3
$\begingroup$

In the future will money / trade system will diminish and everything will be free .

i.e all humans contribute to society in one way or another and in turn take what ever they want from society and everything is free.

Also all humans will become responsible and also no human will be greedy and won't store anything for themselves .And learn it give up anything .

Will such a system come to existence and will it survive ,what are the steps to make this system happen ?

What are the steps taken by government to help this system come into existence ?

$\endgroup$

closed as too broad by Mołot, Alexander von Wernherr, dot_Sp0T, Burki, MichaelK Feb 9 '17 at 10:17

Please edit the question to limit it to a specific problem with enough detail to identify an adequate answer. Avoid asking multiple distinct questions at once. See the How to Ask page for help clarifying this question. If this question can be reworded to fit the rules in the help center, please edit the question.

  • 4
    $\begingroup$ Utopia, communism, anarchy are all possible answers to this question. What exactly are you looking for? $\endgroup$ – L.Dutch Feb 9 '17 at 6:39
  • 4
    $\begingroup$ Why on Earth (or off it :-)) would you think this would happen? There was a guy by the name of Karl Marx came up with this idea a while back. Some people tried to implement it, but discovered it didn't work all that well. See history of the 20th century. $\endgroup$ – jamesqf Feb 9 '17 at 6:53
  • 4
    $\begingroup$ @jamesqf Somebody tried to implement Marx's ideas in the 20th century? What a surprise! There were two experiments in State Capitalism in the totalitarian Soviet Union and China which disguised this with Marxist doctrine. They failed, thus demonstrating State Capitalism doesn't work. Marx wasn't a Marxist & his ideas were different from those as practiced. Old Karl would have been horrified about what done in his name. $\endgroup$ – a4android Feb 9 '17 at 8:53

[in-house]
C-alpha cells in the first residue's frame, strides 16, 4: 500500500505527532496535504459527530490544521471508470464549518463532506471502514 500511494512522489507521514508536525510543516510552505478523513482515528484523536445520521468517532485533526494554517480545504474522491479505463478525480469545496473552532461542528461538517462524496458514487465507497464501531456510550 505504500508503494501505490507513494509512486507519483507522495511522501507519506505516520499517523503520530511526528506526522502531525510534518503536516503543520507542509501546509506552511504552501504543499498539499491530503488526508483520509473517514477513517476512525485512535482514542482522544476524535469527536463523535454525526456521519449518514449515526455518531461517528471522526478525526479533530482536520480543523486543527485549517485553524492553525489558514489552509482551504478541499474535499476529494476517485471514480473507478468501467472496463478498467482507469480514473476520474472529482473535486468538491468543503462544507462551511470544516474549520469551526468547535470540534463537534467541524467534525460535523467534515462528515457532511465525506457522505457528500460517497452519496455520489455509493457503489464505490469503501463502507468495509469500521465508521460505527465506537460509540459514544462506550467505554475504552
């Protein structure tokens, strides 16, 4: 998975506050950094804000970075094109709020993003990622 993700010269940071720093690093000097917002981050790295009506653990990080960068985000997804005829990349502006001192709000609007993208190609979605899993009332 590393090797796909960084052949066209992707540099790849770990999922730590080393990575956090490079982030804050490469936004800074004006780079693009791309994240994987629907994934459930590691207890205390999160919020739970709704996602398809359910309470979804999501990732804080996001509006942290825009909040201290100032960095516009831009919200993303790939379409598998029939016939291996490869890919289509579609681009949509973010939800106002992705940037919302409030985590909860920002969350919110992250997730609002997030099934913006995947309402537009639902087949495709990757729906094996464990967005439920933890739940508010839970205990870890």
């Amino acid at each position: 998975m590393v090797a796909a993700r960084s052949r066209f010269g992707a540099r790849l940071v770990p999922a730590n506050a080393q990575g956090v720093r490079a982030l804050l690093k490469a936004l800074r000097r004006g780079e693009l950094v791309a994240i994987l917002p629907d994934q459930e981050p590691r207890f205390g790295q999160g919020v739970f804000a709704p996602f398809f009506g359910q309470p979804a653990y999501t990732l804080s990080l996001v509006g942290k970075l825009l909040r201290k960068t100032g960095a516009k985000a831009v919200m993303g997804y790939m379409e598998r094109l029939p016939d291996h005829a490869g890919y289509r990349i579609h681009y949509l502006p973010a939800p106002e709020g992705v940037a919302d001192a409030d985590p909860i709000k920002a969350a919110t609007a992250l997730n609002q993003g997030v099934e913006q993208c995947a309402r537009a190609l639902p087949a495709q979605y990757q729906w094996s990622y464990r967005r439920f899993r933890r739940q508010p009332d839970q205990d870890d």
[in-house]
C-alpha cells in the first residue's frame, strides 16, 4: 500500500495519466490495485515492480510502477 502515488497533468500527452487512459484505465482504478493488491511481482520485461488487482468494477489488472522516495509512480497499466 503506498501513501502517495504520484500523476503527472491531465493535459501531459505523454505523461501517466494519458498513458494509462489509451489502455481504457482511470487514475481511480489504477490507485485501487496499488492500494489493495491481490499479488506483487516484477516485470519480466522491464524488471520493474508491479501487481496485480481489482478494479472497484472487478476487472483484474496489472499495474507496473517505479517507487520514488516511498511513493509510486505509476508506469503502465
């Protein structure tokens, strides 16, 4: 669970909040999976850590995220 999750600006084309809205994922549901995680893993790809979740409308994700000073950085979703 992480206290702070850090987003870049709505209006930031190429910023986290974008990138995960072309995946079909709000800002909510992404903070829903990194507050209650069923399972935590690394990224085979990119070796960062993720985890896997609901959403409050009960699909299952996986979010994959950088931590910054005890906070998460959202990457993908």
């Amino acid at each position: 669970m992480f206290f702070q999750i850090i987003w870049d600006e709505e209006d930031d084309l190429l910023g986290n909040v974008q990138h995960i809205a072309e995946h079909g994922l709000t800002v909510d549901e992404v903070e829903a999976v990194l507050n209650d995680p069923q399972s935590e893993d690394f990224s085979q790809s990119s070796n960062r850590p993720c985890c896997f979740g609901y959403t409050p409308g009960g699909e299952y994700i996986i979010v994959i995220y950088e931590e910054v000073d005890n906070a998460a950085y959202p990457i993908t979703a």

• 2
    $\begingroup$ The capitalist system depends on a shortage of products & services. When Star Trek like replicators are invented and robots that can do most of the jobs, there won't be much work left or nothing left to trade and capitalism will lose its relevance. That's not to say there will be nothing left to do - most of it will be creative work, but no one will have any money to pay the creative people. With all the boring / menial jobs being done by robots, people will turn to interesting ones like hobbies. This could result in a cultural shift that would make us value our contributions to society. $\endgroup$ – colmde Feb 9 '17 at 11:21
  • 2
    $\begingroup$ @jamesqf: to be fair; if you have spaceships and replicators, there really IS enough of everything to go around. They can disassemble the entire solar system, just to support one little planet. As long as you are content with living on Earth, you can have all the goods you want. $\endgroup$ – Erik Feb 9 '17 at 19:30
3
$\begingroup$

Trade

Trade cannot disappear, because it is essential for civilized life. Man is born naked and helpless, and in order to thrive he needs nurturing, education, shelter, food, clothes, and so on. In order to satisfy his needs, man trades goods and services for other goods and services. Even some animals do it. There is no way to do away with trade without reducing man to the life of a mindless beast.

Money

Money was invented in order to facilitate trade. Without money, trade takes by necessity the form of barter, where goods and services are exchanged directly for other goods and services. (See this answer for a more detailed account.) Money was used since ancient times as a universally accepted medium of exchange, in order to eliminate the complexities of barter.

In the future this may not necessarily be necessary anymore.

Marvin Minsky, one of the legendary figures in Artificial Intelligence research, hypothesized that with the development of IT, there may come a future when

With fast computers and huge memories, we could have a nonlinear database that would better understand what each person has and wants. Then, by using complicated game theory-related computations, it might turn out that in general everyone would get more (in terms of their personal values) for the goods that they are willing to “sell”.

(See for example here and here.)

He was quick to add that

I don't think anyone will care that much--at least in the distant future, because once the intelligent robots come, we could all be as wealthy as kings.

$\endgroup$
  • 1
    $\begingroup$ Many species of animal, and carnivores in particular, are helpless at birth and require various kinds of nurturing. This does not mean that lions, whales or kangaroos have what we would recognize as an "economy" in order to tend to their young. $\endgroup$ – a CVn Feb 9 '17 at 10:09
  • 1
    $\begingroup$ @MichaelKjörling Chimpanzees pick bugs off each other. Would that be considered a trade? $\endgroup$ – user31746 Feb 9 '17 at 11:15

Not the answer you're looking for? Browse other questions tagged or ask your own question.